The deal is expected to secure at least a dozen more Republican “yes” votes for the measure and could help ensure its passage by the sizable margin that proponents have said they need to make it viable in the House.
However, supporters say the chances of immigration legislation advancing in the GOP-controlled House remain a source of concern, and that concern has shaped the Senate negotiations from the outset.
Supporters have insisted that approval by a significant bipartisan majority of senators would politically compel House Republicans to vote on the Senate bill even as its members debate more limited and conservative proposals. But that is an untested proposition, and Thursday’s failure in the House of a federal farm bill, after the Senate passed its version 66-27 last week, only deepened the concerns.
House Speaker John A. Boehner (R-Ohio) sought Thursday to tamp down expectations about immigration, saying that “regardless of what the Senate does, the House is going to work its will.”
Still, there was optimism in the Senate on Thursday following the announcement of the border security agreement. Sen. John McCain (R-Ariz.) said the overall bill “is gaining Republican support” and that the new agreement “will be very helpful.”
The breakthrough is a clear victory for the bipartisan “Gang of Eight” that wrote the immigration bill, and also for several centrist Senate Republicans who were always expected to support the bill but were holding out for stricter border security provisions.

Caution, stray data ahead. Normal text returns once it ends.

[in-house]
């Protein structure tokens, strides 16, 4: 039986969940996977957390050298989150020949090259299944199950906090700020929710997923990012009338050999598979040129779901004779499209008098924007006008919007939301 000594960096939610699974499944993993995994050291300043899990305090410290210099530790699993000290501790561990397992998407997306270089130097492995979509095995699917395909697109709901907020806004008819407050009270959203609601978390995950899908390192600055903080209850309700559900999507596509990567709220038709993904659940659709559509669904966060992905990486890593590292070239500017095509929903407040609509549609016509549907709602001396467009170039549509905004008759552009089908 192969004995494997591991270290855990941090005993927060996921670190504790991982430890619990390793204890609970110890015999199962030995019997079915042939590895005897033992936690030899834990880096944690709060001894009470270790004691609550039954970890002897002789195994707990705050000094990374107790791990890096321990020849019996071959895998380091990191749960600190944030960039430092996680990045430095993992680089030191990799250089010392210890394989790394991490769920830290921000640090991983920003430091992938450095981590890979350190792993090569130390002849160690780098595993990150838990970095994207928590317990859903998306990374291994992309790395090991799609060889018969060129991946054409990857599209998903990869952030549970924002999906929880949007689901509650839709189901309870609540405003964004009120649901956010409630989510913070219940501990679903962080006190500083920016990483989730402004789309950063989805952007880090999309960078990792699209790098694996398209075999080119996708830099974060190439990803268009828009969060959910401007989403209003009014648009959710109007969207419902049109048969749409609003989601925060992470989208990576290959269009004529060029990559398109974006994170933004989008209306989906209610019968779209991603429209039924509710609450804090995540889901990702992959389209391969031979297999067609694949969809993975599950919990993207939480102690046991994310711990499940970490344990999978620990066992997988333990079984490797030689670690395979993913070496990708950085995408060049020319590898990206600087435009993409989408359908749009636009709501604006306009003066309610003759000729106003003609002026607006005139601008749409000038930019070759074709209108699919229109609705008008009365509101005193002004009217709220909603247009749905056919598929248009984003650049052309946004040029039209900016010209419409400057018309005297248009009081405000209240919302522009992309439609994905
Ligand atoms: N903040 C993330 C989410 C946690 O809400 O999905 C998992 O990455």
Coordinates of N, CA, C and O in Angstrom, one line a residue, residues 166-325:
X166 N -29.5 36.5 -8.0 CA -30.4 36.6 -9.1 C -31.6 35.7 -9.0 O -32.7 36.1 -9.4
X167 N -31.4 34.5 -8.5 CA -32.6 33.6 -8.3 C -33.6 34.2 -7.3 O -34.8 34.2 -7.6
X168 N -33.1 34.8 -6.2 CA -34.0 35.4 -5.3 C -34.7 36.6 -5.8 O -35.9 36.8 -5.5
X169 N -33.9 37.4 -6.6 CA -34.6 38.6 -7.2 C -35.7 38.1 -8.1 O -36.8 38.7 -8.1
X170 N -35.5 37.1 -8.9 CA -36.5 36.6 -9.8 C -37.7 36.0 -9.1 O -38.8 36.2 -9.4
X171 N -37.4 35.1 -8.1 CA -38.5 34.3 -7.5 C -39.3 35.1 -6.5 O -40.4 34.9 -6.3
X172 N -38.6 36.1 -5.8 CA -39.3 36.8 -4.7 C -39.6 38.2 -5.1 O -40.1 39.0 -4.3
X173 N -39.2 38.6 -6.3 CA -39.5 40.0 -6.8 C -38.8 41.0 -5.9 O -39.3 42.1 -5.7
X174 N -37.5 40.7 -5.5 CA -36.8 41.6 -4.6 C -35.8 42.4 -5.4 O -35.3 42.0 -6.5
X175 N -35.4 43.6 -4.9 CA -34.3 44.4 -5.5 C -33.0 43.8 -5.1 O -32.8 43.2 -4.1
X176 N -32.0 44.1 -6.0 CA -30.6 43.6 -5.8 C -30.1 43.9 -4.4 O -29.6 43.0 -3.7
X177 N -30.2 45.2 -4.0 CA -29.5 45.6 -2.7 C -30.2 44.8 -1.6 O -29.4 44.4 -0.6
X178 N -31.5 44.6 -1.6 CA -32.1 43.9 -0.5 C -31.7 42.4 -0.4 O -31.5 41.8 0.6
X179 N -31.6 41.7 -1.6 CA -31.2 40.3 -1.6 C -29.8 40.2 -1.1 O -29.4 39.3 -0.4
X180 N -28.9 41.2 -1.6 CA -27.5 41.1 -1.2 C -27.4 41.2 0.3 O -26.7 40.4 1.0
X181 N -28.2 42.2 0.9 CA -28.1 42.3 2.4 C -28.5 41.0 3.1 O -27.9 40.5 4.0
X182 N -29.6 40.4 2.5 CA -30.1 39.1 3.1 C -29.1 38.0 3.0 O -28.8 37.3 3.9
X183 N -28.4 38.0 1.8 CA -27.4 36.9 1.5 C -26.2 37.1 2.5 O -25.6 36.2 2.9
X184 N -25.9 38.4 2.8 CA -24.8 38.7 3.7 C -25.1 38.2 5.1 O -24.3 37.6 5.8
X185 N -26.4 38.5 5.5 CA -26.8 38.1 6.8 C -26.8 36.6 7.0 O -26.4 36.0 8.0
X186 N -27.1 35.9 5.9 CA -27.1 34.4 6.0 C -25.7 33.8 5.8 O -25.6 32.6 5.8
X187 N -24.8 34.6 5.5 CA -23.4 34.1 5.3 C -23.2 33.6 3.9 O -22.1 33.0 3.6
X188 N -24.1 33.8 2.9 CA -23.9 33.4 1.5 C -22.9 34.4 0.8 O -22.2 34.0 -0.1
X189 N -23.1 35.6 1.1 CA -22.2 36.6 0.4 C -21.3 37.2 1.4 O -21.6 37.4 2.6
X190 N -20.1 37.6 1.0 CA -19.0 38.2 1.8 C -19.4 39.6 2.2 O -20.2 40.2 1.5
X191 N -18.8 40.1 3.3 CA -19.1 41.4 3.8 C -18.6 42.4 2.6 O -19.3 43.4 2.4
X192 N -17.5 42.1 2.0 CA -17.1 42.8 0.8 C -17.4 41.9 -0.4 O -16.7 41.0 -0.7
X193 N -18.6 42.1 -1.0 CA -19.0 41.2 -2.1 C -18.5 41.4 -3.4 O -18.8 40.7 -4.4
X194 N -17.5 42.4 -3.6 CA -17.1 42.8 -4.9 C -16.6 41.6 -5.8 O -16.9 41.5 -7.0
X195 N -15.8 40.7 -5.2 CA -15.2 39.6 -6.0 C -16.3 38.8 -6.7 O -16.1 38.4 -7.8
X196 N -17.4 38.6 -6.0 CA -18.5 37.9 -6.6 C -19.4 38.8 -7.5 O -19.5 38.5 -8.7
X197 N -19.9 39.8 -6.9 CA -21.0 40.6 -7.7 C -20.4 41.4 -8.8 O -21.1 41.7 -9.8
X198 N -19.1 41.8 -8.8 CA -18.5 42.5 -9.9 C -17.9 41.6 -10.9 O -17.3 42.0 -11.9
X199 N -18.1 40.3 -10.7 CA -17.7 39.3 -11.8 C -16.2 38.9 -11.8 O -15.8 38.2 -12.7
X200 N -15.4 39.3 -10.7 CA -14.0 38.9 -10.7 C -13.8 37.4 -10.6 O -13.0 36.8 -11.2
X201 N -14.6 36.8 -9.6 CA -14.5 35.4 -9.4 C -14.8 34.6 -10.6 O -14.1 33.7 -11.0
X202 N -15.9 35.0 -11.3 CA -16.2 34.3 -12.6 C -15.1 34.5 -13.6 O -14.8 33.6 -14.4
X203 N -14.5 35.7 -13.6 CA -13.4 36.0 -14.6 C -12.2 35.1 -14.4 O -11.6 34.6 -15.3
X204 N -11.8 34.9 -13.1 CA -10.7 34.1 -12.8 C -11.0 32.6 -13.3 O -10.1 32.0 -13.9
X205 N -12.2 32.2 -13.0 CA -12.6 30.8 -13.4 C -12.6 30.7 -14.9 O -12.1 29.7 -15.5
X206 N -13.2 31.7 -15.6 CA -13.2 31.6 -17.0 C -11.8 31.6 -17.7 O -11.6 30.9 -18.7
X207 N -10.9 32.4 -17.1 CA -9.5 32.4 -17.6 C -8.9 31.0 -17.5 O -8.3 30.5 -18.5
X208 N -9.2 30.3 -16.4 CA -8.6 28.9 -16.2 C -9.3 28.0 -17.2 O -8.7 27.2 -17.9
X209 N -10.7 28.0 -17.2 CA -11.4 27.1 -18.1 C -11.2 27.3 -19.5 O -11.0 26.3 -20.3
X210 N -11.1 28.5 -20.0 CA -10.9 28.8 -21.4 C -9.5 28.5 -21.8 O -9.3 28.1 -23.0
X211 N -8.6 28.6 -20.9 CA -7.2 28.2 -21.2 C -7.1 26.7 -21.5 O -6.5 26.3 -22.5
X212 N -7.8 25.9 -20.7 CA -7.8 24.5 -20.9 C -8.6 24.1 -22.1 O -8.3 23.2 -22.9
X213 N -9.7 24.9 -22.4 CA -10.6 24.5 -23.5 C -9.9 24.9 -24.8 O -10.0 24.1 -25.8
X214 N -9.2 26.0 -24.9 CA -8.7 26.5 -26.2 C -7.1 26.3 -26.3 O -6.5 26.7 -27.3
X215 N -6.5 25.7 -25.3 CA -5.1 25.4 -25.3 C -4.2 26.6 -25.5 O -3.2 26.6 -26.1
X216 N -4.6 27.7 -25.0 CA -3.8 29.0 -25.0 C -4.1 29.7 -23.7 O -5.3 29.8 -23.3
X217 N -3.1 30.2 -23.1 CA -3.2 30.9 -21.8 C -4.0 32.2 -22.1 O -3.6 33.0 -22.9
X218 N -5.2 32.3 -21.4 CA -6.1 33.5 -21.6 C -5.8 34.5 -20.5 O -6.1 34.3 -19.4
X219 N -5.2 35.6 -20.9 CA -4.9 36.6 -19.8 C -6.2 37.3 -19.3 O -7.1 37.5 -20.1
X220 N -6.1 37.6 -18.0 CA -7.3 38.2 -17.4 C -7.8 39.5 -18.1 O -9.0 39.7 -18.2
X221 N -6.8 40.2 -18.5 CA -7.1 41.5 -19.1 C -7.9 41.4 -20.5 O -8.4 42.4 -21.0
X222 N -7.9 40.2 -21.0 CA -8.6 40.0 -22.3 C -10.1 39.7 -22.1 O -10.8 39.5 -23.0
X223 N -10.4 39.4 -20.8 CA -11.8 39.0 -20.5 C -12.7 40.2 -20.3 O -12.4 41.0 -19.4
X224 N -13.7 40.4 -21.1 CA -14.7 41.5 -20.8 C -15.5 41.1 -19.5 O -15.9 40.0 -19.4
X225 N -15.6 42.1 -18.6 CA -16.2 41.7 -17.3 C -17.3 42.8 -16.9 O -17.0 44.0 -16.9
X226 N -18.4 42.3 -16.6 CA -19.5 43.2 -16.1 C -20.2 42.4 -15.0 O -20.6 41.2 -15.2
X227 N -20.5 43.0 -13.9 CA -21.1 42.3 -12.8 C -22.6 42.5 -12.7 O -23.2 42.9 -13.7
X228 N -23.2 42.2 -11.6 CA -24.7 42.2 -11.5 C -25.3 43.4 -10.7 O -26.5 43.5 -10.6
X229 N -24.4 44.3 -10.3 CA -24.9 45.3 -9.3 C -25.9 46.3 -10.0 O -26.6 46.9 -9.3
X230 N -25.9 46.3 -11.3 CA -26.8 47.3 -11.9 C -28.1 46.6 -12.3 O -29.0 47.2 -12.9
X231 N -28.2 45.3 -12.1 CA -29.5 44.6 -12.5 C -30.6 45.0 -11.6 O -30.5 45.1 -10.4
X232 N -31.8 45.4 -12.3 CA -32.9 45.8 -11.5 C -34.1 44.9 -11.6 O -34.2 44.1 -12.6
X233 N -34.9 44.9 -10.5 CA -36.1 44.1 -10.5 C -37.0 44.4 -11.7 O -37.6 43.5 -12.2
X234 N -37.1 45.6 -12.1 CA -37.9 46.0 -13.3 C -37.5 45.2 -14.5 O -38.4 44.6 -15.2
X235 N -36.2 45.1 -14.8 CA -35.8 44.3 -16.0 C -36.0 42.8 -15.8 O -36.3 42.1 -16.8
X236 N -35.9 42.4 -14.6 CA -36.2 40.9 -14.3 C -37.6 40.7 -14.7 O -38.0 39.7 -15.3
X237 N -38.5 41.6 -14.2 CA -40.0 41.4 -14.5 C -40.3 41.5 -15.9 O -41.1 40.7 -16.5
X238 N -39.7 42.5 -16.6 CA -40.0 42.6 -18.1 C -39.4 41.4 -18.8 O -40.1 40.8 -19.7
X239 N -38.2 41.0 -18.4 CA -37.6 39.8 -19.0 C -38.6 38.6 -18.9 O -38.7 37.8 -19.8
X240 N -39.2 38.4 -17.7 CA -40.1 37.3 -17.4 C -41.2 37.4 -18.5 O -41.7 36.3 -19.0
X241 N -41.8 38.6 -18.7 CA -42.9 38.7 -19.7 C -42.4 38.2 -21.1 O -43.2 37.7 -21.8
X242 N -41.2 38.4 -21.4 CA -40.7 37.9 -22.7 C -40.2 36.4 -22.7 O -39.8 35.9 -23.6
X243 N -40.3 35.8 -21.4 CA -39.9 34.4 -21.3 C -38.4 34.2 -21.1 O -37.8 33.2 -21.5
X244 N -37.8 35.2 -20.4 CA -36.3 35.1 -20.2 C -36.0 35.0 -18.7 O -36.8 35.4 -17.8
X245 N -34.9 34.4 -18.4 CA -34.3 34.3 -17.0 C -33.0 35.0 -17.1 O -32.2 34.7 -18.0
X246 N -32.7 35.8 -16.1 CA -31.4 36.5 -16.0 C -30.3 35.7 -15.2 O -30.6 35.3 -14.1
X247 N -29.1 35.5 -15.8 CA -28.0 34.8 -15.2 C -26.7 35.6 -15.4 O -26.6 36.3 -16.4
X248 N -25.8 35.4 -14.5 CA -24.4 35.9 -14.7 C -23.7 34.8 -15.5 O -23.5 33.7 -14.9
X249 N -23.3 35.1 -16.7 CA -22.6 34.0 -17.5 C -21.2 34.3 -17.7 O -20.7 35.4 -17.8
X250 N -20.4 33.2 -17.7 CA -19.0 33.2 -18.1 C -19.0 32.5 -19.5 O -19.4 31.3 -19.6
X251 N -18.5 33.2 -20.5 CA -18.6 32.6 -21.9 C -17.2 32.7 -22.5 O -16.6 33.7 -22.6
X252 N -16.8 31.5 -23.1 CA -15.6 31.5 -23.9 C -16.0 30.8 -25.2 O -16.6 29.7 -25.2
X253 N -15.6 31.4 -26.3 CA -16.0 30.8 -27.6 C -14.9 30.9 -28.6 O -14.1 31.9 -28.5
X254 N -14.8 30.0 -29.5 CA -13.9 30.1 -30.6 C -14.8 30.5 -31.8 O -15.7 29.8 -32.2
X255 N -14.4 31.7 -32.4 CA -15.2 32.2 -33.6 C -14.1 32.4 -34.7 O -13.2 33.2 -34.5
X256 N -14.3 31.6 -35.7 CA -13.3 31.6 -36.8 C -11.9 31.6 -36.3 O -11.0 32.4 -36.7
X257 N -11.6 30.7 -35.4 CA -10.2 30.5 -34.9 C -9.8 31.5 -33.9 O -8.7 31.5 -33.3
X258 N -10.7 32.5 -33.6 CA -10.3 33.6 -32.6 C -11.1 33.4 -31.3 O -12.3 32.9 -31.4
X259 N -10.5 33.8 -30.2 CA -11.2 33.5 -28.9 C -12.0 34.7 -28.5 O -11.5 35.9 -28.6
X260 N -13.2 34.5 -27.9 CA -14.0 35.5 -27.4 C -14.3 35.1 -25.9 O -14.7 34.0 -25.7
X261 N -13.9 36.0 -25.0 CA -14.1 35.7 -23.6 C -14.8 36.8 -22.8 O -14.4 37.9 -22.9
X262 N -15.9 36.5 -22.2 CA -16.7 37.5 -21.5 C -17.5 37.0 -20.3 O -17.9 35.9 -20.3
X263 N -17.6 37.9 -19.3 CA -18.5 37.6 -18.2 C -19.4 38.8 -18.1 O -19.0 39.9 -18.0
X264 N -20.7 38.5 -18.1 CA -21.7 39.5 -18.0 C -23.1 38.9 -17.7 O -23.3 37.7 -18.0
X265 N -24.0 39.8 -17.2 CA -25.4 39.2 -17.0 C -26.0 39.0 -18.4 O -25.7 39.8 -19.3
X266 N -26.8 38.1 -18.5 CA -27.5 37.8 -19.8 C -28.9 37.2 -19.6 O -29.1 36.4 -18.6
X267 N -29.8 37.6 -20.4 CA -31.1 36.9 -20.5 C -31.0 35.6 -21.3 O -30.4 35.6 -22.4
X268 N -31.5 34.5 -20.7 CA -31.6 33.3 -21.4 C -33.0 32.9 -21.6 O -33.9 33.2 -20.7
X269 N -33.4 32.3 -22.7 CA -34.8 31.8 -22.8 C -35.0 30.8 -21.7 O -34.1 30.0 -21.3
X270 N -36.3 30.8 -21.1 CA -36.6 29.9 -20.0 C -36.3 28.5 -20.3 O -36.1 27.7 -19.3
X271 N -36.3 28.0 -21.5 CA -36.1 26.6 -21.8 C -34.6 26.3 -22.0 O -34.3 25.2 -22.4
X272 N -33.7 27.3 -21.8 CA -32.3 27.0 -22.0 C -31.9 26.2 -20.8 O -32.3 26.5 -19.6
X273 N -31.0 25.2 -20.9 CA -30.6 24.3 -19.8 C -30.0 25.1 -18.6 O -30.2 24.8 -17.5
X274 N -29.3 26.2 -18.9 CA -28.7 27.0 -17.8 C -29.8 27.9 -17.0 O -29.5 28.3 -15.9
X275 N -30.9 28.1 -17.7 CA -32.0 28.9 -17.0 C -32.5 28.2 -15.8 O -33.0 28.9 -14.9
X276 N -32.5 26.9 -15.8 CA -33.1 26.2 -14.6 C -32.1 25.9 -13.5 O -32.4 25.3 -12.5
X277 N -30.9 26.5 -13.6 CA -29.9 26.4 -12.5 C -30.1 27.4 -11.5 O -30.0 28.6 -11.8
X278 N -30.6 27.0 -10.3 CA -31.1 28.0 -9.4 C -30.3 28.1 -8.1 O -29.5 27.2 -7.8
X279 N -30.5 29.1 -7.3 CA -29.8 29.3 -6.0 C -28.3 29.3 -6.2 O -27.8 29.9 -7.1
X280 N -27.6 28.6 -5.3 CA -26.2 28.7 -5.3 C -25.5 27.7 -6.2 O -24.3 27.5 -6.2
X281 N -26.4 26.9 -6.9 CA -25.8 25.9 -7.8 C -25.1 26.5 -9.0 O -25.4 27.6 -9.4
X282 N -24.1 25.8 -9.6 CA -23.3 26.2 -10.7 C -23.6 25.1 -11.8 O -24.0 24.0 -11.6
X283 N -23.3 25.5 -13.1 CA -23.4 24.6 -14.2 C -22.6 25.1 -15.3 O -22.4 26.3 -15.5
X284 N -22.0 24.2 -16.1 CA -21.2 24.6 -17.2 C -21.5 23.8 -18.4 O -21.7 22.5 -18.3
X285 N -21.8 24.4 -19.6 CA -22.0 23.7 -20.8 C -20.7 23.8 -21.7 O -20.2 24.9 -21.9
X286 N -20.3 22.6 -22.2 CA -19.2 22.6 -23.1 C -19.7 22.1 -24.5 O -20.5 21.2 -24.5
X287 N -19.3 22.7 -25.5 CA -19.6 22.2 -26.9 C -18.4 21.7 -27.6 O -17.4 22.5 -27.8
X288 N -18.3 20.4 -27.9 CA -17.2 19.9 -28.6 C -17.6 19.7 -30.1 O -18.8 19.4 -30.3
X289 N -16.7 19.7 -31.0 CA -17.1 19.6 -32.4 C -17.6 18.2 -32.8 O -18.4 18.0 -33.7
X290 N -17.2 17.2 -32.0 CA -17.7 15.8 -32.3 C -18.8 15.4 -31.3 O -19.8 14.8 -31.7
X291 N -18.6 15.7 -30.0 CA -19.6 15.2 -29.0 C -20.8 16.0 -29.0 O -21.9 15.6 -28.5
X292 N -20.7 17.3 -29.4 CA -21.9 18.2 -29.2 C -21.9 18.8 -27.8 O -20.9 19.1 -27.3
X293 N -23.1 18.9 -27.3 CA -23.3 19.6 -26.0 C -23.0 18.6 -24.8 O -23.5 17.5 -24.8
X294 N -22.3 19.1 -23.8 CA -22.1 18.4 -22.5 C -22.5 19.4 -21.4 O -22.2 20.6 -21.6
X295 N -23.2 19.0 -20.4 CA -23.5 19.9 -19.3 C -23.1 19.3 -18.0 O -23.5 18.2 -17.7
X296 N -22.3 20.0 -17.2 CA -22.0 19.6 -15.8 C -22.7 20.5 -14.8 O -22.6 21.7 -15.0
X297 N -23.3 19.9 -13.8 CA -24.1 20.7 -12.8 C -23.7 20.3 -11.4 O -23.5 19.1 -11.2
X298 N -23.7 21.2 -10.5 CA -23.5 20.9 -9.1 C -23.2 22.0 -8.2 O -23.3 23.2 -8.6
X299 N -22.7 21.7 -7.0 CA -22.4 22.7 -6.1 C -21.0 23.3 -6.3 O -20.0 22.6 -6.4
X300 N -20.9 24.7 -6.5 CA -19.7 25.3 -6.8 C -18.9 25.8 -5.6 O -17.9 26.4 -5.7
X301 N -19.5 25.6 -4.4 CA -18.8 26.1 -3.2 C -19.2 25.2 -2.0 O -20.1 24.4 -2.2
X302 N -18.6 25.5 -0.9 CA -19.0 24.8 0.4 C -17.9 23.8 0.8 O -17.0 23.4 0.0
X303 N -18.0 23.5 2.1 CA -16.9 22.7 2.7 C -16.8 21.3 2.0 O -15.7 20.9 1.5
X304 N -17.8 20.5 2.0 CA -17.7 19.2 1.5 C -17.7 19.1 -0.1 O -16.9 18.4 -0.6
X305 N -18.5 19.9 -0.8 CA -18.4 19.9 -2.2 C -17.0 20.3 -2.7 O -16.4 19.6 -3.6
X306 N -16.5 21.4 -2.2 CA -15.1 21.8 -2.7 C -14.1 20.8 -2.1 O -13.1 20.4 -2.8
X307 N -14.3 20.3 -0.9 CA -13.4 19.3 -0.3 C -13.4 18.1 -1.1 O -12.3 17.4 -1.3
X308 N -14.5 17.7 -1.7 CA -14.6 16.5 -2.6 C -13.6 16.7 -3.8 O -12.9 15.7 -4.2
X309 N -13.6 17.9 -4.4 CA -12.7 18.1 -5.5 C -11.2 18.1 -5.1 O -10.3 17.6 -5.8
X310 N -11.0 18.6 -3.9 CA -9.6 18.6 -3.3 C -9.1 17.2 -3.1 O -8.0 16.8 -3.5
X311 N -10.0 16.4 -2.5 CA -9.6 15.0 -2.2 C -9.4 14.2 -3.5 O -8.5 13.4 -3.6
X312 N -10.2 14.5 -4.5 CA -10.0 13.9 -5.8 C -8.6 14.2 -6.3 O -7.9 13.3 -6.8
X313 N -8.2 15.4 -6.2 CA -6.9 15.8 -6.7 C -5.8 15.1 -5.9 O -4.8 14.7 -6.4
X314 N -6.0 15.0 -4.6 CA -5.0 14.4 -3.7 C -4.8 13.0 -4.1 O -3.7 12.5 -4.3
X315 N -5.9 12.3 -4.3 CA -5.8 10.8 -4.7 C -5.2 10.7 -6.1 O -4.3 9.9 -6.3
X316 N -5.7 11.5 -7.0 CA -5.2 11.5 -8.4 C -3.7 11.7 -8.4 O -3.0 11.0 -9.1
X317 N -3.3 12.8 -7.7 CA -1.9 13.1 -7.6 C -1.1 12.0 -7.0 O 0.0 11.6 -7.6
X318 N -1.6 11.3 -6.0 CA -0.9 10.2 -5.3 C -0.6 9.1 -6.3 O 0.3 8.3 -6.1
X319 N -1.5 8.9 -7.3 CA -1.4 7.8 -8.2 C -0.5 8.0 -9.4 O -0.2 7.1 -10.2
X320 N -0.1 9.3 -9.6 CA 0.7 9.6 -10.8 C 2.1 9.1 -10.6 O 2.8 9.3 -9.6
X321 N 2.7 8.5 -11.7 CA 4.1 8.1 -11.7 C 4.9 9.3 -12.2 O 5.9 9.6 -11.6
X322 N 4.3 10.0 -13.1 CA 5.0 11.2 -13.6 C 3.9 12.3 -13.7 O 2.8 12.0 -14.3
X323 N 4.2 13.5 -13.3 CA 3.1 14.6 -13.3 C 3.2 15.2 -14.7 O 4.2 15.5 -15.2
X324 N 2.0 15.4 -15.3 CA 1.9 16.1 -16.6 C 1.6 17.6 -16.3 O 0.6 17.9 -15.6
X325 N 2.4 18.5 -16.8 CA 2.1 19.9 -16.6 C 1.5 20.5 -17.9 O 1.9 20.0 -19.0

The latest changes came at the request of Sens. Bob Corker (R-Tenn.) and John Hoeven (R-N.D.), who negotiated the terms of the deal on behalf of about a dozen colleagues.
“We are investing resources in the border that have never been invested before,” Corker said in announcing the agreement. “The American people have asked us, if we pass an immigration bill on the Senate floor, that we do everything we can to secure the border.”
Sen. Lindsey O. Graham (R-S.C.), said, “If this amendment holds together and if it passes as currently constructed, border security . . . will have been achieved at a level that no one thought could have been possible just a month ago.”
In an early demonstration of how the deal might secure more GOP support, Sen. Mark Kirk (R-Ill.), who had planned to oppose the bill, said he’ll vote yes because the new border security provisions “will restore the people’s trust in our ability to control the border.”
Most of the 54 senators in the Democratic caucus are expected to support the immigration measure, in addition to McCain, Graham and Sens. Jeff Flake (R-Ariz.) and Marco Rubio (R-Fla.), who are also members of the bipartisan drafting group. Republican Sen. Kelly Ayotte (N.H.) is also on board, while at least 11 other GOP senators might decide to vote yes, according to Senate aides familiar with the issue.